Recovery mission continues for US chopper crash trio

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A recovery mission continues for three US marines killed in a chopper crash off the Northern Territory, as inquiries hope to determine why the aircraft ditched.

Of the 23 marines on the military Boeing MV-22B Osprey tilt-rotor aircraft, three were killed, one is in ICU, seven are in general hospital wards and 12 have been discharged.

"We're incredibly lucky and incredibly thankful, for a chopper that crashes and then catches fire, to have 20 marines that are surviving, I think that's an incredible outcome," NT Police Commissioner Michael Murphy said on Monday.

The aircraft plunged to the ground on remote Melville Island, 80km north of Darwin on Sunday morning, sparking a significant rescue operation.

Twenty marines were transferred to Royal Darwin Hospital overnight, while rescue crews continued to work to recover the bodies from the crash site, which could take up to 10 days.

"This recovery and investigation will be prolonged, enduring and complex," Mr Murphy said.

"We are planning to be at the crash site for at least 10 days."

He said "absolutely everything" had been dedicated to the incident, to work out "the truth of what happened".

NT Chief Minister Natasha Fyles said the territory was prepared for an incident of this scale and assured the families of the injured they were receiving good care. 

"We do plan for these types of events, we hope that they never happen, but tragically when they do, we can respond," Ms Fyles said.

The chief minister said the loss of the marines would be felt widely.

"These people weren't simply here for a few weeks on an exercise," Ms Fyles said.

"They're a rotational force that comes through the Top End every year and they integrate themselves into our community.

"They attend sporting events, they attend schools and they provide support, so they're certainly part of our community."

The Department of Defence said the incident occurred during Exercise Predator's Run 2023 and no Australian members were involved.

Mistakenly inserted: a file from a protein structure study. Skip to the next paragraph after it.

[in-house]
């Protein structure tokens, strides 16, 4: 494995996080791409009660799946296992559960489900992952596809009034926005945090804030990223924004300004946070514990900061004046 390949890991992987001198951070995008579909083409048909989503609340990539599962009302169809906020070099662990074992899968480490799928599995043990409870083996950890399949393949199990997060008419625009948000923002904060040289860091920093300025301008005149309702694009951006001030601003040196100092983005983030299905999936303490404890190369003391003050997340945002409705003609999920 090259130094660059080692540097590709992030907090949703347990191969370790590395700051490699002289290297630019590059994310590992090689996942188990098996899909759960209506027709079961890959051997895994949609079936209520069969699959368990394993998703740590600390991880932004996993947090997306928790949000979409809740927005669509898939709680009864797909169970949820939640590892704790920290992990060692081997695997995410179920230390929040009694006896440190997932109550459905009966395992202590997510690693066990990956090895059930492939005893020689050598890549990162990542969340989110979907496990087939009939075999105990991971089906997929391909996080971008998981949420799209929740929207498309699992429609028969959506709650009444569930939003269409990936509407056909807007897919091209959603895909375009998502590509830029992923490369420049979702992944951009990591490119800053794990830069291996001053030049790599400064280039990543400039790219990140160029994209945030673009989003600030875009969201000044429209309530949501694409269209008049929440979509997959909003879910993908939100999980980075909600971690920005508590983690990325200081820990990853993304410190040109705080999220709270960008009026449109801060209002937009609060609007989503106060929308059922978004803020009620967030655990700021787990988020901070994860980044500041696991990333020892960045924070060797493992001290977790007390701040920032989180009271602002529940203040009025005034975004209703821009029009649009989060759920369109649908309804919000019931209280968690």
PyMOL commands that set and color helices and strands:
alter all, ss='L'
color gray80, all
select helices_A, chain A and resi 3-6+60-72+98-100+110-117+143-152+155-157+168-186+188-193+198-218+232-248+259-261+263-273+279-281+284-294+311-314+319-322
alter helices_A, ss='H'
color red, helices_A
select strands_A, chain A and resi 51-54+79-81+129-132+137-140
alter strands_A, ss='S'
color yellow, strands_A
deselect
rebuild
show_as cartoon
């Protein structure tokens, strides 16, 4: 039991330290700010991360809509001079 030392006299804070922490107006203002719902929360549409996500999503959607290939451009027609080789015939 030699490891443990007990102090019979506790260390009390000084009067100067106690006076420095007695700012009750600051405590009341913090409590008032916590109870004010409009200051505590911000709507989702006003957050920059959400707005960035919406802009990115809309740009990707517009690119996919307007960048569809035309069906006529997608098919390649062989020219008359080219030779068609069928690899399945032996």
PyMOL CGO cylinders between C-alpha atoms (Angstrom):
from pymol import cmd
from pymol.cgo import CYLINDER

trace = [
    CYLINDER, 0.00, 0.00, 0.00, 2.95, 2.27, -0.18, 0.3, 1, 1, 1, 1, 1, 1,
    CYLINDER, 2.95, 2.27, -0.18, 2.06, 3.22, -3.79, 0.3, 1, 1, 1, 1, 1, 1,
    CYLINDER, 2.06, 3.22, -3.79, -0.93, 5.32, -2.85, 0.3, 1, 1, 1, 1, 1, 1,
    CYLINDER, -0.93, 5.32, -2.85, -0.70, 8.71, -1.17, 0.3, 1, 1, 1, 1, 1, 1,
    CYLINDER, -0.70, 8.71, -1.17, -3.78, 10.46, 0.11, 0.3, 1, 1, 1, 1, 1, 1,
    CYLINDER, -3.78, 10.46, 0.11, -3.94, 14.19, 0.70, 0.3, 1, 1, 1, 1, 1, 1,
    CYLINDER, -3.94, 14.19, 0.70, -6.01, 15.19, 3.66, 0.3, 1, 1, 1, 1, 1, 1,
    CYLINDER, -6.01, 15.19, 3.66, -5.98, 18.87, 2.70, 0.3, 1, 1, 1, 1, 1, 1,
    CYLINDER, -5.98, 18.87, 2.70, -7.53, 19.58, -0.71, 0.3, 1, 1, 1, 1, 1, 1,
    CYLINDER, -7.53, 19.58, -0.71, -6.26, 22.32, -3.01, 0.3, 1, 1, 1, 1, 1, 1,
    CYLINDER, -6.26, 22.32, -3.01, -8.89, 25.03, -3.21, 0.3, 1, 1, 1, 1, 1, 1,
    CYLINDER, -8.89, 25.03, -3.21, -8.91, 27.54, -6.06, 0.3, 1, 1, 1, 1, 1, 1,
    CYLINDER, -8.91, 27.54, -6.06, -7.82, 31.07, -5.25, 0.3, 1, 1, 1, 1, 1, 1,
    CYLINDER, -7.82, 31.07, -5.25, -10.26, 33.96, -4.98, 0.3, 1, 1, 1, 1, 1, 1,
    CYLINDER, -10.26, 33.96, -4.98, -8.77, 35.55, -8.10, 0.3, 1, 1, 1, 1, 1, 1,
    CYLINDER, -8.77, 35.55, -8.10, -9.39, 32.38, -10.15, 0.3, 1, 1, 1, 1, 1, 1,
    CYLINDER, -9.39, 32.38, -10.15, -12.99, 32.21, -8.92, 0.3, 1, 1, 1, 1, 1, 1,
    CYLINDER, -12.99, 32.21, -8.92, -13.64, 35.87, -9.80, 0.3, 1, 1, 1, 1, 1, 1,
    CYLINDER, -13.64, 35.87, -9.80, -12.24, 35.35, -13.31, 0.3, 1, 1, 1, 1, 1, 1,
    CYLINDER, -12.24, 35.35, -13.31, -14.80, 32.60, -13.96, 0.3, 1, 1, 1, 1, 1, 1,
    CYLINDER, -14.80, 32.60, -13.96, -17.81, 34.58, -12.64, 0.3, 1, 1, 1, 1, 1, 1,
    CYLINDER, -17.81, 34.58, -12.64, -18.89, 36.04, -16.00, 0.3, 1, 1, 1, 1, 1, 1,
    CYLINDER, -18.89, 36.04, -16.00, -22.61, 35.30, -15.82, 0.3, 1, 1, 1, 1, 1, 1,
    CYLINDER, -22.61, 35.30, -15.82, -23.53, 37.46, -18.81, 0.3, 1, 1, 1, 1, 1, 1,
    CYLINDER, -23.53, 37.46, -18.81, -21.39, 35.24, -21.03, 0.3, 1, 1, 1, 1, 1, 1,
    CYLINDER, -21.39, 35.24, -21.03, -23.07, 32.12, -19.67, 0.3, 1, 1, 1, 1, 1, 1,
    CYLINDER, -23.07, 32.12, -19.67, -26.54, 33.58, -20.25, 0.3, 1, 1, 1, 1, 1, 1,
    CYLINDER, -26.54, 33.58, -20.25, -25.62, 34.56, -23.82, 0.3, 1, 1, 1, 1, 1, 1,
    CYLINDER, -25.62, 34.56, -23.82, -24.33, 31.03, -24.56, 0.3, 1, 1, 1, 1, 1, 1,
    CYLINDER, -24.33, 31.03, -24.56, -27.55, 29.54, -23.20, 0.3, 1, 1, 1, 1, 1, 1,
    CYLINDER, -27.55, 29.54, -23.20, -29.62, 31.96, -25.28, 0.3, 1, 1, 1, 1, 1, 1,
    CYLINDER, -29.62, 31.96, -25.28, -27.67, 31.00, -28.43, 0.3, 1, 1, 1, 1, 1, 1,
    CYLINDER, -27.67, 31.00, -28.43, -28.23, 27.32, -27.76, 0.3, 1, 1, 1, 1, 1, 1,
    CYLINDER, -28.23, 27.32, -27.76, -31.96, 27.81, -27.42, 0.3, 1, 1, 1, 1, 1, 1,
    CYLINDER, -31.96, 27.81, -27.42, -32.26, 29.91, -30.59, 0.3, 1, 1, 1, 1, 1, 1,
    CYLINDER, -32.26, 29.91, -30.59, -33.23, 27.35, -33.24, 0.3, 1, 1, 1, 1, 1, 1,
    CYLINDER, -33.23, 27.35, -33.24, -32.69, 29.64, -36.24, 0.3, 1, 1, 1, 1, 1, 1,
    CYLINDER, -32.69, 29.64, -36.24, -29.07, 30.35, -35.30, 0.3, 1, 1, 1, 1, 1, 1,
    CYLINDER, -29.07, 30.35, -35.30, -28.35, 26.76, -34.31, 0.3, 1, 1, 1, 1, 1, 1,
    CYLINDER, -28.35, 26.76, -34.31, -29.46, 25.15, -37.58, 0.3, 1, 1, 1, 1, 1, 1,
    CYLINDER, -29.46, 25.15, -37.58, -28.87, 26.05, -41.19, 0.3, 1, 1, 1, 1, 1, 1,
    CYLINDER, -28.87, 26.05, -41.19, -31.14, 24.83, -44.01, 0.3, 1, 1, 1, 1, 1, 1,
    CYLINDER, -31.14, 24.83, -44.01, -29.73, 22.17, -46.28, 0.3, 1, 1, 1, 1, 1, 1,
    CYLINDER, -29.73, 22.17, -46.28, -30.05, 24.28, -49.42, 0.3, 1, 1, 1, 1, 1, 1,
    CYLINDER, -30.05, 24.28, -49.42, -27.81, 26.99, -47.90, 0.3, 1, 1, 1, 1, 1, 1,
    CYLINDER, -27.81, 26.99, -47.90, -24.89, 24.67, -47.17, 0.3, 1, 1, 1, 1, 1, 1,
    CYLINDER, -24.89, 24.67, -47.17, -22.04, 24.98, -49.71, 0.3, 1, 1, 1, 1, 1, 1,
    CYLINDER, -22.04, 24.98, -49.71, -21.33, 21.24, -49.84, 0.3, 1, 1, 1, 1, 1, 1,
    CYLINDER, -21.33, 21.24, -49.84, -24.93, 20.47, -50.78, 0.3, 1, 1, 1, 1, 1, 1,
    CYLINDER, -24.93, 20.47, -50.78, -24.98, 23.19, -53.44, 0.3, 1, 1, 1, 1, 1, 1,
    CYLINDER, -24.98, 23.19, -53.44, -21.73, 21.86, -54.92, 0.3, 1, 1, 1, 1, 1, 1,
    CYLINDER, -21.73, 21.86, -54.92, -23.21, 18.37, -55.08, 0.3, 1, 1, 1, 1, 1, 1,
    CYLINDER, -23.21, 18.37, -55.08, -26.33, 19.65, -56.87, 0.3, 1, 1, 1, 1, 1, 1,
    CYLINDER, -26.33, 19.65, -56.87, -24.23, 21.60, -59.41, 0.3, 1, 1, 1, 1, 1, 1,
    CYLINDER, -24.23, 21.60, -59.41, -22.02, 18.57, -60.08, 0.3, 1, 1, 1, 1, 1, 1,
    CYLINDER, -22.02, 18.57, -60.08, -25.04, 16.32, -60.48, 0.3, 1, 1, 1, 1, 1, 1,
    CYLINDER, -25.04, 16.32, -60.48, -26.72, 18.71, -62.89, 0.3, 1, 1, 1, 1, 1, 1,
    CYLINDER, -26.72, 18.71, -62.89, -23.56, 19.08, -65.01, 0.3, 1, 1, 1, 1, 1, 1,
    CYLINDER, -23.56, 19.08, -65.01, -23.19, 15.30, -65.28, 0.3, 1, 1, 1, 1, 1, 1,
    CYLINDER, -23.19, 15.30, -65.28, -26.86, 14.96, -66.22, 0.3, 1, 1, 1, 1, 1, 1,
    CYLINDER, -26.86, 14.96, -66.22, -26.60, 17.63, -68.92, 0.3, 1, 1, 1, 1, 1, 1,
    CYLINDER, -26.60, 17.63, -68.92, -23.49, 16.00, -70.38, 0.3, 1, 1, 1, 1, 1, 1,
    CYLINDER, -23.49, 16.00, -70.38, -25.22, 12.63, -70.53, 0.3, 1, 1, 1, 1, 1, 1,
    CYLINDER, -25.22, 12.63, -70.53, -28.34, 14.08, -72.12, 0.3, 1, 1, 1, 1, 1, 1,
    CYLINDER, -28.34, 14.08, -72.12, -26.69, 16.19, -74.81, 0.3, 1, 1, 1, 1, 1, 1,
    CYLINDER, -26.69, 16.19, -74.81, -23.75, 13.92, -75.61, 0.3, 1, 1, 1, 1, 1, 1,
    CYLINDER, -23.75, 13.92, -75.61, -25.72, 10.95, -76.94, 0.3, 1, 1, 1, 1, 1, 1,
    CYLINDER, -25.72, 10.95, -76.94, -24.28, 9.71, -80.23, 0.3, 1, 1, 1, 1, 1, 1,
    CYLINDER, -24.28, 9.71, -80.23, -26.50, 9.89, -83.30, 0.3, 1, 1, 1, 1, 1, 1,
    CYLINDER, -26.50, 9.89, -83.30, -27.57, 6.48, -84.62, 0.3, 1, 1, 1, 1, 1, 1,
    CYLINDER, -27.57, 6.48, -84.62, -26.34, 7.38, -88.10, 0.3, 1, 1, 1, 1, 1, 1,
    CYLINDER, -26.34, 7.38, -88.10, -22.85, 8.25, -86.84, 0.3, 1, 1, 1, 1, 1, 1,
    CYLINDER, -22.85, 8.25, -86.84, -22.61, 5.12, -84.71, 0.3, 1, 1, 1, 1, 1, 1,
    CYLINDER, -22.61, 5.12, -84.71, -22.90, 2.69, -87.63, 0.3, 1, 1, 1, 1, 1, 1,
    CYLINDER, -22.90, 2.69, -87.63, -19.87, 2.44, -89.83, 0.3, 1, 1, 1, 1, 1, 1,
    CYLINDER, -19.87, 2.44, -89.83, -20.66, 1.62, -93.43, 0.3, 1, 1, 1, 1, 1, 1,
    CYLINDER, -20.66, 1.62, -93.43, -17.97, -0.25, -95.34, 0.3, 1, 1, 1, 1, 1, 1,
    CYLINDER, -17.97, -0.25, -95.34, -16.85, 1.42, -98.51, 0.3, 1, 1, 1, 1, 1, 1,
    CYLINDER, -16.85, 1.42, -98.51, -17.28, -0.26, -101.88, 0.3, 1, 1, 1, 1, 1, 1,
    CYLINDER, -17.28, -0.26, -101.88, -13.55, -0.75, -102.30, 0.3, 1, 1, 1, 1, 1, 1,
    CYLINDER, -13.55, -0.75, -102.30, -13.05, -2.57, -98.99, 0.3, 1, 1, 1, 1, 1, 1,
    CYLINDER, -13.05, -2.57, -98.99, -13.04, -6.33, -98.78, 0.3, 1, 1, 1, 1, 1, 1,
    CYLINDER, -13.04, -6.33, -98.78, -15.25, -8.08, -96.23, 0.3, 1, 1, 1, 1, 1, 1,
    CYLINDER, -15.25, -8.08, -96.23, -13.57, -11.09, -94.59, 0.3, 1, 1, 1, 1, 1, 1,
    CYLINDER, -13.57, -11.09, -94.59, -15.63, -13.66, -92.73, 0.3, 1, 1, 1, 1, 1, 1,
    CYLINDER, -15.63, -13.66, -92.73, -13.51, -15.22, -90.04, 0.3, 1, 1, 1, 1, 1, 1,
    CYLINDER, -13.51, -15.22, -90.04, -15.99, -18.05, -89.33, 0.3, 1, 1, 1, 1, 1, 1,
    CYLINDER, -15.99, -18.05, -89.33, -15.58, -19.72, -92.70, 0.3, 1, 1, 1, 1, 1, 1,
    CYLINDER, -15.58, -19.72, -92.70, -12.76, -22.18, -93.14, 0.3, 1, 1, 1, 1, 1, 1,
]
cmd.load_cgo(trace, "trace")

The Marine Osprey aircraft has a tumultuous history, with a number of mechanical and operational issues since its introduction in the 1980s.

Since 2012, 19 people have died in six crashes involving the Osprey.

Australia's Defence Force does not use the Osprey aircraft, an ADF spokesperson confirmed.

About 150 US marines are stationed in Darwin for the military drills alongside personnel from Australia, the Philippines, East Timor and Indonesia.

The exercises were paused after the crash but have resumed.

US President Joe Biden commented on the situation.

"Jill and I send our deepest condolences to the families of the marines who lost their lives in this deadly crash," he posted to X, the social media platform formerly known as Twitter.

"We are praying for those who also suffered injuries."

Prime Minister Anthony Albanese sent his condolences, adding the quick emergency response showed the "best of the Australian character".

"We have no closer allies than the US. And this incident is, indeed, tragic," he said in Perth on Monday.

The US embassy on Monday issued a statement thanking members of the rescue operation.

"Australians and Americans have been the closest of friends for over 100 years and we're thankful for their continued friendship and support at this time."

Relatives of those killed are being informed and a statement on the victims is expected on Tuesday.

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